Second, the VRT94929VI can stand up by itself. Well, sort of. When you’re vacuuming, you can click the floor head to lock the wand vertically, which enables the cleaner to stand up. It’s a little unstable, and it works better on hard floors than carpets. I found the stand-up mode on the Hoover H-Free 300 a touch more stable; however, here, freestanding means that you can quickly move a bit of furniture while cleaning without having to lay the vacuum flat on the floor.
Rather than a wall dock, Beko has provided a floor stand. The VRT94929VI drops into position and charges from this dock, with clips beneath and on the stand that take all of the accessories. It would have been nice to have a wand clip so that you could carry at least one of your most commonly used accessories around with you.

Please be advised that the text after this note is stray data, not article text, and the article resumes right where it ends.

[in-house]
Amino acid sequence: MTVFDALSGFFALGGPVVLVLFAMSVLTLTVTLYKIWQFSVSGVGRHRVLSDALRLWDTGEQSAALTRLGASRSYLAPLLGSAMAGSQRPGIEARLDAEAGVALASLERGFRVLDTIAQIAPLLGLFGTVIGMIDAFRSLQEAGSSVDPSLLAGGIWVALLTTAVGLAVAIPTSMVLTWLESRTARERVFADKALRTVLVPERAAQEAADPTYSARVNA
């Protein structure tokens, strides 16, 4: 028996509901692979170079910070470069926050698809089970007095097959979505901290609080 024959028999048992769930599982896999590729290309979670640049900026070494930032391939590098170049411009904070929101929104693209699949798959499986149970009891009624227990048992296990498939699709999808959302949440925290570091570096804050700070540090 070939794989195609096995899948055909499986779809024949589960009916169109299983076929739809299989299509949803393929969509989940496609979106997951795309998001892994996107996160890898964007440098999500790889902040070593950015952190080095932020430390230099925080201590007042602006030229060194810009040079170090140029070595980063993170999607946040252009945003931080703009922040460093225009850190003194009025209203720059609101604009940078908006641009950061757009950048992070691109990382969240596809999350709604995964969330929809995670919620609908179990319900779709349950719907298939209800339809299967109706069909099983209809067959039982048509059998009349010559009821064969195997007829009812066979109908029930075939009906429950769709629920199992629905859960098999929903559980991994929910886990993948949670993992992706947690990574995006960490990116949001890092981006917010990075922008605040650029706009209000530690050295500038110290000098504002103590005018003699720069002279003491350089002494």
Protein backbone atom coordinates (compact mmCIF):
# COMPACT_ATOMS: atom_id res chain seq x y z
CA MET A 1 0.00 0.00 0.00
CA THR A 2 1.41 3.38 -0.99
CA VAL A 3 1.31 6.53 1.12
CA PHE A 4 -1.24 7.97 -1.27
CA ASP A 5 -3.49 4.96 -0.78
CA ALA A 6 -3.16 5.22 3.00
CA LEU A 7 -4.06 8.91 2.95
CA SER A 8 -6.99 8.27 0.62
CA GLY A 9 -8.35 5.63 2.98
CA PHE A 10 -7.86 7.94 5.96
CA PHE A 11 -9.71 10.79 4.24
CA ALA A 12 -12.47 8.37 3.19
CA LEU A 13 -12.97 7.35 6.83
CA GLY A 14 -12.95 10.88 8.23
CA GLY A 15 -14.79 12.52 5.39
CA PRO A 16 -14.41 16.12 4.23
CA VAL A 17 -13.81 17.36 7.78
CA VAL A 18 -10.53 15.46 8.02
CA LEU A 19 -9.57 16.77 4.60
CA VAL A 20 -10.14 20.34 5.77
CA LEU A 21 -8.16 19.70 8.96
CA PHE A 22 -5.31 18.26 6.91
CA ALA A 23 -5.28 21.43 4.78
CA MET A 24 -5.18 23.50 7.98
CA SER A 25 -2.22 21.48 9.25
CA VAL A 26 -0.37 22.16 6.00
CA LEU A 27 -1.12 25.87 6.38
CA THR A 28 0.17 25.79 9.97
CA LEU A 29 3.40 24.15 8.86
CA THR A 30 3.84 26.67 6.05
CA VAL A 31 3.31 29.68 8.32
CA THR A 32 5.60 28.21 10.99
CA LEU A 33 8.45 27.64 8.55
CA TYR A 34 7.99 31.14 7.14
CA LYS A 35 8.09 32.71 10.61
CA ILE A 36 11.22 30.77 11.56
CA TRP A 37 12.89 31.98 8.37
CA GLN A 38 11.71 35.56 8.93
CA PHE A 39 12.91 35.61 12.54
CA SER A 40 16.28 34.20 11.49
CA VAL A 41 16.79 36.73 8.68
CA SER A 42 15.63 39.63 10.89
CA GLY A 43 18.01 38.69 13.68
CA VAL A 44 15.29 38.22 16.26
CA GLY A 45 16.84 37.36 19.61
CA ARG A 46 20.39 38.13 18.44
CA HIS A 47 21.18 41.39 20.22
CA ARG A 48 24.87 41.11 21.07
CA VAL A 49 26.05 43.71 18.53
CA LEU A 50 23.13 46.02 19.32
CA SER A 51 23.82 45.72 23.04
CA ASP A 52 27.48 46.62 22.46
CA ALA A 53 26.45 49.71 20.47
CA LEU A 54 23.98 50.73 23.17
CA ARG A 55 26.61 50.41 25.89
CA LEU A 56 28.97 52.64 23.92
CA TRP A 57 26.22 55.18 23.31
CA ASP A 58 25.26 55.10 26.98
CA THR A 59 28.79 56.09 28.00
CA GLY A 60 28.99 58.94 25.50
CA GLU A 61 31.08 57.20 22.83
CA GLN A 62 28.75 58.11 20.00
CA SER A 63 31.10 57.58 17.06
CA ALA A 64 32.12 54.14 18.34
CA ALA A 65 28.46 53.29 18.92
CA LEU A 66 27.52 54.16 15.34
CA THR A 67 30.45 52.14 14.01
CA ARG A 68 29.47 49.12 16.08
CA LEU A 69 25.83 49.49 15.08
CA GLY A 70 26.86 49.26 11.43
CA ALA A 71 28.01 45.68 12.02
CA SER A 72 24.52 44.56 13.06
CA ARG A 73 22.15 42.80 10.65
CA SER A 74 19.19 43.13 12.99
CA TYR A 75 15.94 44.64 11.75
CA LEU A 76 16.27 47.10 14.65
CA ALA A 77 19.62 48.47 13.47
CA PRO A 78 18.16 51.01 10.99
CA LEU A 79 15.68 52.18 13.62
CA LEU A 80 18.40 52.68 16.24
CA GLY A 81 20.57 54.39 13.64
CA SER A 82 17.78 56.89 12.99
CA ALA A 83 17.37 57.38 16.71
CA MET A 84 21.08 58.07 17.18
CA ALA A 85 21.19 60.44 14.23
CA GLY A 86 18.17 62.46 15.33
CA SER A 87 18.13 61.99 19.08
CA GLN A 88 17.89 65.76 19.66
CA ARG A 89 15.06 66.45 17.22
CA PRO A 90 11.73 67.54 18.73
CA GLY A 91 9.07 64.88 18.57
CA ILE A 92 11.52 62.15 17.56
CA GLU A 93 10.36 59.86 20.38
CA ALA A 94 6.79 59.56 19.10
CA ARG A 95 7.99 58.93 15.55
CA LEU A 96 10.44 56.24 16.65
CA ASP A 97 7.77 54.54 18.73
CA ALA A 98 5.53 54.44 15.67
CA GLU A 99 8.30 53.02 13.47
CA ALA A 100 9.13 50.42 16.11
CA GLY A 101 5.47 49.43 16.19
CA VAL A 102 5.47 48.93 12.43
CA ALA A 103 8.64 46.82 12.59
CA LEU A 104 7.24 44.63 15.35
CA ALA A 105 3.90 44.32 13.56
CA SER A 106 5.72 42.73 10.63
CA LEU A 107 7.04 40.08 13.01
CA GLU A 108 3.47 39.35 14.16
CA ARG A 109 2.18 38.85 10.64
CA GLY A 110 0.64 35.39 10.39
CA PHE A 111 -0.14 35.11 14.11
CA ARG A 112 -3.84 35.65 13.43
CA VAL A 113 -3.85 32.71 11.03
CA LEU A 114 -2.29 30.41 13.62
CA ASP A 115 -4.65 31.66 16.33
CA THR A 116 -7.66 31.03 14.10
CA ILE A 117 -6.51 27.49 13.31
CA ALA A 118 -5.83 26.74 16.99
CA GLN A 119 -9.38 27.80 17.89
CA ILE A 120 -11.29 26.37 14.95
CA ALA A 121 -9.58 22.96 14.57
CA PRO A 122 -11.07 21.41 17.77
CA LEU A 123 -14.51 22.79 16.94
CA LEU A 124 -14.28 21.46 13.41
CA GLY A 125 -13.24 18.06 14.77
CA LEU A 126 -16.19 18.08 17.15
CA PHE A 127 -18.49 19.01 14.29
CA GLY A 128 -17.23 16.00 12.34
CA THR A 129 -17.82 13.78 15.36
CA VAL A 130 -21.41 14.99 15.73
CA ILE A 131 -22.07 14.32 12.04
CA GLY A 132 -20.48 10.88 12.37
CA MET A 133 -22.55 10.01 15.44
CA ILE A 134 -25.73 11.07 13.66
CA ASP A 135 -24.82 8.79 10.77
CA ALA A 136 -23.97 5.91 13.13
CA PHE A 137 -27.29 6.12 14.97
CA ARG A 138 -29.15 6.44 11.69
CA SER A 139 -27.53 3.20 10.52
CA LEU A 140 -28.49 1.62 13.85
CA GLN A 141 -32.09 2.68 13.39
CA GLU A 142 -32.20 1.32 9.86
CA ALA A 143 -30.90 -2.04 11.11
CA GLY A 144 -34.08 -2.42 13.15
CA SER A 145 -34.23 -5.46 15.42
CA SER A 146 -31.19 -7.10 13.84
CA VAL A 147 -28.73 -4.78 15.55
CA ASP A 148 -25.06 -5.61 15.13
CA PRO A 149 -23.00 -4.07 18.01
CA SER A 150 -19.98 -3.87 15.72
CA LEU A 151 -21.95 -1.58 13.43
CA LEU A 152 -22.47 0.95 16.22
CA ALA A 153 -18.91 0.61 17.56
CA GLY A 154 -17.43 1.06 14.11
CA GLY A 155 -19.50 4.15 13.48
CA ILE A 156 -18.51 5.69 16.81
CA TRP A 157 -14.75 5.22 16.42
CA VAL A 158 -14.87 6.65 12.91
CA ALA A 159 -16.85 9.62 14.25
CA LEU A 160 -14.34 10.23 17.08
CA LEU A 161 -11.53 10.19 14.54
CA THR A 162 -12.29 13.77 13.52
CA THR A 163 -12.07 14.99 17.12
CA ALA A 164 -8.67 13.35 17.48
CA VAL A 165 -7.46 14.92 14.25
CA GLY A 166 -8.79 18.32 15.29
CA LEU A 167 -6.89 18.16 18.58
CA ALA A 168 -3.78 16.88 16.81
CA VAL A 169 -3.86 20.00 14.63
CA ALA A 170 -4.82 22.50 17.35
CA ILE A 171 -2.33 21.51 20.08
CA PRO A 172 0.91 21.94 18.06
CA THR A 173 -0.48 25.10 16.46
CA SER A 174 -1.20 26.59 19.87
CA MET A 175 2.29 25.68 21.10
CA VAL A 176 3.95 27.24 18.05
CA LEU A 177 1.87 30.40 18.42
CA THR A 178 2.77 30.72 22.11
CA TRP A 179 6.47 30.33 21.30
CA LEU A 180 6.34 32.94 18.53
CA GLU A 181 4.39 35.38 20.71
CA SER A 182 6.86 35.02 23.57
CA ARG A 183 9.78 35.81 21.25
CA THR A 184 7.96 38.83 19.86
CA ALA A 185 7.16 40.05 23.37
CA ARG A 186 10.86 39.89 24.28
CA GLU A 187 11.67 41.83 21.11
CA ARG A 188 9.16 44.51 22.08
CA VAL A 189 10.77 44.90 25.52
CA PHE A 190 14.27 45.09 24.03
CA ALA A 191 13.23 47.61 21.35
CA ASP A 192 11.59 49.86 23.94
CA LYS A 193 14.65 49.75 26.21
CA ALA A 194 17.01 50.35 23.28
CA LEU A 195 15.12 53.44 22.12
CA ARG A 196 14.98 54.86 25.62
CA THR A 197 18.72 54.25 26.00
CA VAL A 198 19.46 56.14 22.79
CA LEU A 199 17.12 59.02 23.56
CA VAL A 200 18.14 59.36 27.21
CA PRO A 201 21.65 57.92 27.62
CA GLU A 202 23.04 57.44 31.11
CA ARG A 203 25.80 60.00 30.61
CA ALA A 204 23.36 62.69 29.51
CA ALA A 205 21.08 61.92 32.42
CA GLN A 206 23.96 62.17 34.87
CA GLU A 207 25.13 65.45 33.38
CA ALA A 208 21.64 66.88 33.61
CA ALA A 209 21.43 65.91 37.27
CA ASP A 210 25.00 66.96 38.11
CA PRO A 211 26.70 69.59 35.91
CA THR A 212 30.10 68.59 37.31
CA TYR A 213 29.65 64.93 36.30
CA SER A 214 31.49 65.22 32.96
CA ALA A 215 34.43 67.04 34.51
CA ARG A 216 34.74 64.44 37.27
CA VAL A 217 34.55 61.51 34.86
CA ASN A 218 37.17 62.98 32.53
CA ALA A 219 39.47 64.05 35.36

A removable battery means that if you run into problems down the line then you can replace it easily.
Beko provides a decent range of accessories in the box including a motorised floor head, crevice tool, large dusting brush and mini-motorised tool, which is ideal for stairs or for cleaning sofas.
There’s also an angle tool in the box, which bends to accommodate almost any space; it’s great for cleaning on the top of cupboards and wardrobes.
With the motorised floor brush, Beko provides a carpet roller and a soft roller for hard floors. Changing between the two requires a coin to unlock the installed roller, before you clip the alternative into place. On the one hand, it means you get dedicated tools for hard floors and carpets, without needing much more storage space. However, it’s more fiddly to switch between the two than if you had a machine with two dedicated floors heads, such as the Dyson V15 Detect.
In either mode, the Beko VRT94929VI has headlights at the front of its floor head, lighting a path in front of the vacuum so you can see the area you’re cleaning.